We finally arrived in my city. It had changed, for the better. Now, there was a high school, and they had turned the old sugar cane factory into a tourism site. We were at my house and as I got out of the car, I saw the look on my dad’s face. He cried. Mum wasn’t there. I paid and thanked the driver. I woke the boys up and got them out of the cab and they went through the gate. They found a football; I rolled my eyes. I was tired but there was no time to rest as I hurried to go to the beach.
I left the boys with dad who also took care of my luggage and I went to the beach. As I walked toward the beach, I felt the sun on my skin and the white tuff and the distorted gravels underneath my bare feet. The beach was two minutes away, so I enjoyed the closeness of nature under my feet. I picked up seven gravels to play this game called pichine. My mum taught me and I was going to challenge her on my return.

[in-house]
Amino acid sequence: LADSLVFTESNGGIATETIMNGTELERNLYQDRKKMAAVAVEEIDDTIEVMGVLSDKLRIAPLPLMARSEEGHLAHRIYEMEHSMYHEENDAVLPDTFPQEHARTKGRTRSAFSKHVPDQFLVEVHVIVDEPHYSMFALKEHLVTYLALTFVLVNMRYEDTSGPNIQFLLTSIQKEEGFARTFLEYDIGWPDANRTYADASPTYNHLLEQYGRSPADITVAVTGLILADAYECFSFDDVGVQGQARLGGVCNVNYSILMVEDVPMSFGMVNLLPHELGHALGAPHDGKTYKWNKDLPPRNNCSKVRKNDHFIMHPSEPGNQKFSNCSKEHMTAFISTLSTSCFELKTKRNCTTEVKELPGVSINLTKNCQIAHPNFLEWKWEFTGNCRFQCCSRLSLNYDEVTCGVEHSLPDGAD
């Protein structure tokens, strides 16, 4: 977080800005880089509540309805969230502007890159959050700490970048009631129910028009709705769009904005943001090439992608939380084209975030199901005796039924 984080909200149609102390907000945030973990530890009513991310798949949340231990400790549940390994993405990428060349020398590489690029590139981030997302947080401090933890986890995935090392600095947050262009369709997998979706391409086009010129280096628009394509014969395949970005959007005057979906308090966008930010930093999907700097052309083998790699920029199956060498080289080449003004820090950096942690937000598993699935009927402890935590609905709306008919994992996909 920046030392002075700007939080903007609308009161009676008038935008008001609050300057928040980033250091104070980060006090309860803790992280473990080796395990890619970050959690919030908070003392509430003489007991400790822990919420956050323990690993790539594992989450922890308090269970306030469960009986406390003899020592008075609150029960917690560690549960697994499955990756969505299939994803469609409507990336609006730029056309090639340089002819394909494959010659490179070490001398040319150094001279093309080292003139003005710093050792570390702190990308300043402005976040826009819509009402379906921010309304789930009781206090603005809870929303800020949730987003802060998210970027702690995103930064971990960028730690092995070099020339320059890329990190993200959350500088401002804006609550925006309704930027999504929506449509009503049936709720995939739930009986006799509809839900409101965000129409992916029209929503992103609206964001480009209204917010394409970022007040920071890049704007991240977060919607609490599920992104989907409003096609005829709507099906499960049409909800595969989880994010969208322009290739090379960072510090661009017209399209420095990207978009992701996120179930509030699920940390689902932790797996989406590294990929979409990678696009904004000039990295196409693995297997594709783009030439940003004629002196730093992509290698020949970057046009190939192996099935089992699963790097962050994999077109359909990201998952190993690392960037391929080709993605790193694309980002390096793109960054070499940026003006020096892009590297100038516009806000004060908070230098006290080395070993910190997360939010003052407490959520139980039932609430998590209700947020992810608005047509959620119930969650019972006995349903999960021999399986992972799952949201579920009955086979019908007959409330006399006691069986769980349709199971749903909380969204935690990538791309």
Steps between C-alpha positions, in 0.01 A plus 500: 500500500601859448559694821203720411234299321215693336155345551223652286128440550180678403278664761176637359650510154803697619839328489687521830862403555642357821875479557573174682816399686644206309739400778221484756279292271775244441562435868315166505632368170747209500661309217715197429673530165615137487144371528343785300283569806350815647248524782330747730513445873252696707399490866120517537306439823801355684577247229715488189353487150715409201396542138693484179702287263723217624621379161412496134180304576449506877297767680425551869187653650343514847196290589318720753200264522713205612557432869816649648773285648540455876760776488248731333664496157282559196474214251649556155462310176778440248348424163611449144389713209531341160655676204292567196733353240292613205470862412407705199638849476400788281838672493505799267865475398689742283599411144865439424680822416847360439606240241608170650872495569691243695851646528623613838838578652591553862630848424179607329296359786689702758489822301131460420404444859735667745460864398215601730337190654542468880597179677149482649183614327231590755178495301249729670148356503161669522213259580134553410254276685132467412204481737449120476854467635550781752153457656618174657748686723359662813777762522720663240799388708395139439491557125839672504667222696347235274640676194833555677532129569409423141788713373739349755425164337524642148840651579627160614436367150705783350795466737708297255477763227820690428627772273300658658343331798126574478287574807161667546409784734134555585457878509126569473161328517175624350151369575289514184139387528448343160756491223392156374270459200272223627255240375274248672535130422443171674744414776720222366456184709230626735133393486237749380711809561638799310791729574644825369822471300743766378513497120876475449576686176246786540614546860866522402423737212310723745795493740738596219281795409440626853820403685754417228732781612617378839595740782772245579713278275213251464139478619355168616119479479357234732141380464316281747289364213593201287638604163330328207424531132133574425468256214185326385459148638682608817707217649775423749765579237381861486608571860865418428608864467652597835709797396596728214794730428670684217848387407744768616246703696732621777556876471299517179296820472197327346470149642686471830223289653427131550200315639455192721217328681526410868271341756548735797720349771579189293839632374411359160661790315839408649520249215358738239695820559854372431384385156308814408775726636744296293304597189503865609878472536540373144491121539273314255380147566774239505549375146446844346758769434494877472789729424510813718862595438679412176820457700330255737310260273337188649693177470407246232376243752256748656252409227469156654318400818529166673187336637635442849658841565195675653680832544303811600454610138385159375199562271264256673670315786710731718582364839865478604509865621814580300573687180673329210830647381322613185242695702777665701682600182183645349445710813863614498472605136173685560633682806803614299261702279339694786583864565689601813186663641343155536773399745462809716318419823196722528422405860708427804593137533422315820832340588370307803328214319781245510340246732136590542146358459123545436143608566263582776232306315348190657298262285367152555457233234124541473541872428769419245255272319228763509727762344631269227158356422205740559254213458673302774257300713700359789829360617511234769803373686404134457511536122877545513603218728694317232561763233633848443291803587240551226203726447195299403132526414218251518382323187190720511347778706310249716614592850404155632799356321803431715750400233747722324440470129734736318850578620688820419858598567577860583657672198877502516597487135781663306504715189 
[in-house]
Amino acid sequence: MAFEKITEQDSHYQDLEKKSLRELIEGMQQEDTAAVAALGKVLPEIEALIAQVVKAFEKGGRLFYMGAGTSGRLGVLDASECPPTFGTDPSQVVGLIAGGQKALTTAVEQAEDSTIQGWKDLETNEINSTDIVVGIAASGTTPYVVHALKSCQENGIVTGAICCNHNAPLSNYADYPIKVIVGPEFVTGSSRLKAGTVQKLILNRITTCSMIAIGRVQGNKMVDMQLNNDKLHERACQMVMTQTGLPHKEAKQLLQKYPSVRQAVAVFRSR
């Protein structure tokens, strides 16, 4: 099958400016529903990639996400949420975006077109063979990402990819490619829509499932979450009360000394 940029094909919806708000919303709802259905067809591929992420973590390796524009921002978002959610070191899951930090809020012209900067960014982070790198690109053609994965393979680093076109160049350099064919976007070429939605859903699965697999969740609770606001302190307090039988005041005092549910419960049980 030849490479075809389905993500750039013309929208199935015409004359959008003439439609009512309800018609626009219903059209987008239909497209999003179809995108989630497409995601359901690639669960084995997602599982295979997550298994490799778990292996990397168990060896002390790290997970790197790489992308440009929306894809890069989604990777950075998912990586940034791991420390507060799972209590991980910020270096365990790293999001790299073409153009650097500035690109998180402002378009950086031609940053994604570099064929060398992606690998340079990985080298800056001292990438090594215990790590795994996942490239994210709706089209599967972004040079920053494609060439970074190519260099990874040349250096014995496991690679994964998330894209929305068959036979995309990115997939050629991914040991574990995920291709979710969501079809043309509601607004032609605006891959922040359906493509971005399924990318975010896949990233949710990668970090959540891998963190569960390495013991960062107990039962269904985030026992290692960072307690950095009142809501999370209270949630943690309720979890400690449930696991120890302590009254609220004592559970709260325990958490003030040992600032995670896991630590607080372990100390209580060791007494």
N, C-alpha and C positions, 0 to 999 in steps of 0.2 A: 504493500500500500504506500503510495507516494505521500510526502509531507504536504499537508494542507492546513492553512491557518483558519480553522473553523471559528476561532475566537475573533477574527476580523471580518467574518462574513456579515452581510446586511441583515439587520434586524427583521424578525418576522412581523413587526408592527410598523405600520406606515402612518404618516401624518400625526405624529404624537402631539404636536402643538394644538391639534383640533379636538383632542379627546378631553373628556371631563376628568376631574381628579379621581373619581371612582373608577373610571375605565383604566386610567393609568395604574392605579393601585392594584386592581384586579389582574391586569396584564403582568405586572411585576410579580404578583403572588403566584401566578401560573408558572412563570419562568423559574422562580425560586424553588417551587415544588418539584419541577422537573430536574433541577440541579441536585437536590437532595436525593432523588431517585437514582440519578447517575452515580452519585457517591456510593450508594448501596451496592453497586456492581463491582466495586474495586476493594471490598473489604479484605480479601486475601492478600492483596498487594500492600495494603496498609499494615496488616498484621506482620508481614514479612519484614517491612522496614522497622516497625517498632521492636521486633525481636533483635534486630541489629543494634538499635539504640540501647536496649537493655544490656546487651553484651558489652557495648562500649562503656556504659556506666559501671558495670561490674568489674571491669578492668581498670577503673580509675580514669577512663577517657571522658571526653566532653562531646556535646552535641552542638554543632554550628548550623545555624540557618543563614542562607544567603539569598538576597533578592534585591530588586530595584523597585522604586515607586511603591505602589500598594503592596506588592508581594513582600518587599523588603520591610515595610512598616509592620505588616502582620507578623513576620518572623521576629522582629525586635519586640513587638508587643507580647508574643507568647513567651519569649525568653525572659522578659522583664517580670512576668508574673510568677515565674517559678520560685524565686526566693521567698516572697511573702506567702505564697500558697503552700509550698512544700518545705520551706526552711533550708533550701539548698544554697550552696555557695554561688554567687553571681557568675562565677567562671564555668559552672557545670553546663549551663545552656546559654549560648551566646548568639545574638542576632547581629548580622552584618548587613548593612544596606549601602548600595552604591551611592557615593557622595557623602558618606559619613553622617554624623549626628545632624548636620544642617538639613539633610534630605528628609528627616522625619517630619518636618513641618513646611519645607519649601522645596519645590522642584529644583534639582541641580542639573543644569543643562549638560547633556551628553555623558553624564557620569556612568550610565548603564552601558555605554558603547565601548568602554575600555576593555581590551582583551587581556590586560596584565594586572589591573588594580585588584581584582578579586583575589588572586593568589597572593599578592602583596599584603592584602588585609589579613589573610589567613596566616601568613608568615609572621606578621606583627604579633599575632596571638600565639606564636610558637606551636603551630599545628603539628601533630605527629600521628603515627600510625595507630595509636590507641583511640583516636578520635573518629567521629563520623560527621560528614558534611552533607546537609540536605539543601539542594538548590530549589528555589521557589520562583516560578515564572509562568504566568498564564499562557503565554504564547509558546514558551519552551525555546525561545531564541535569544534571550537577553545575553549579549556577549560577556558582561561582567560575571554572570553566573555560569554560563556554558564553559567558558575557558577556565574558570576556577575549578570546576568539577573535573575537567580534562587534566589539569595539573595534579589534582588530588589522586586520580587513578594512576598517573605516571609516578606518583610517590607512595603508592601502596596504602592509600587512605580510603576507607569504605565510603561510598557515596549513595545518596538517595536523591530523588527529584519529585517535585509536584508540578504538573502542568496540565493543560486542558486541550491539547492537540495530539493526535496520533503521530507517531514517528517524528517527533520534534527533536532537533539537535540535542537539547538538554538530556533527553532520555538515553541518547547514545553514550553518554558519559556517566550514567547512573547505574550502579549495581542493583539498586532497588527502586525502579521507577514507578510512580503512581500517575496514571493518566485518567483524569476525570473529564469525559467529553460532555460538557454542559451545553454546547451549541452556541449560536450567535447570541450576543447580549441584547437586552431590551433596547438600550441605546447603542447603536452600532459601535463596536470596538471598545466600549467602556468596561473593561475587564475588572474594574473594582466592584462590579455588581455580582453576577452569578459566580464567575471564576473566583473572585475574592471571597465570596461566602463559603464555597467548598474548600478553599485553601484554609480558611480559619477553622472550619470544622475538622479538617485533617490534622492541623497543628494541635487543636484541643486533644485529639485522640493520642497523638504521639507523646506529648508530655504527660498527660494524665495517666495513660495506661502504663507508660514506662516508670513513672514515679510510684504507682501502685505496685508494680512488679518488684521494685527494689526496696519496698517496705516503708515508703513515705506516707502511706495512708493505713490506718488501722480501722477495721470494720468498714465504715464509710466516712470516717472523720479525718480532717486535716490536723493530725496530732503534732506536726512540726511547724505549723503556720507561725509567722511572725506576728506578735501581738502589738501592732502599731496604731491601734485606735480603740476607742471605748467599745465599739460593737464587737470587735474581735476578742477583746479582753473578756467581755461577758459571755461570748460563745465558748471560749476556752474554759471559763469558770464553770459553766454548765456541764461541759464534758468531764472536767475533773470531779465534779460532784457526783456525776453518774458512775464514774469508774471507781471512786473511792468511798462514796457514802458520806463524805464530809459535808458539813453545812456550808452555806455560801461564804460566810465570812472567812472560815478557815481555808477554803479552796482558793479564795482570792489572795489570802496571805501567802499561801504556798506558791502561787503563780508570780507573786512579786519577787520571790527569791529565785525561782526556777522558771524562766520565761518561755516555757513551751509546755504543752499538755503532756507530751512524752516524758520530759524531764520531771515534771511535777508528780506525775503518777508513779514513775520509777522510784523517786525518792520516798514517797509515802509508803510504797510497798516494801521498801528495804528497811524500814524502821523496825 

I saw a lady selling pistachios and coconut sorbet and I wanted to buy some when I got back. I walked past the swimming school and I remembered my kayak lessons when I was 11. Not a great experience. I fell in the sea as I lost control of the kayak and my teacher shouted at me: ‘Get back in the kayak or swim to the shore!’ I was petrified and chose the latter. I finally arrived on the beach. I put my towel on the sand and I sat down in front of the open ocean. The view was fantastic, but it was time for me to go swimming. As I entered the deep green sea, the wind blew past me. It gave me a little chill. I stood still for a couple of seconds as the waves brought the water up to my knees. It was cold, so I dived in to not feel the temperature. La plage du souffleur: ‘How I missed you!’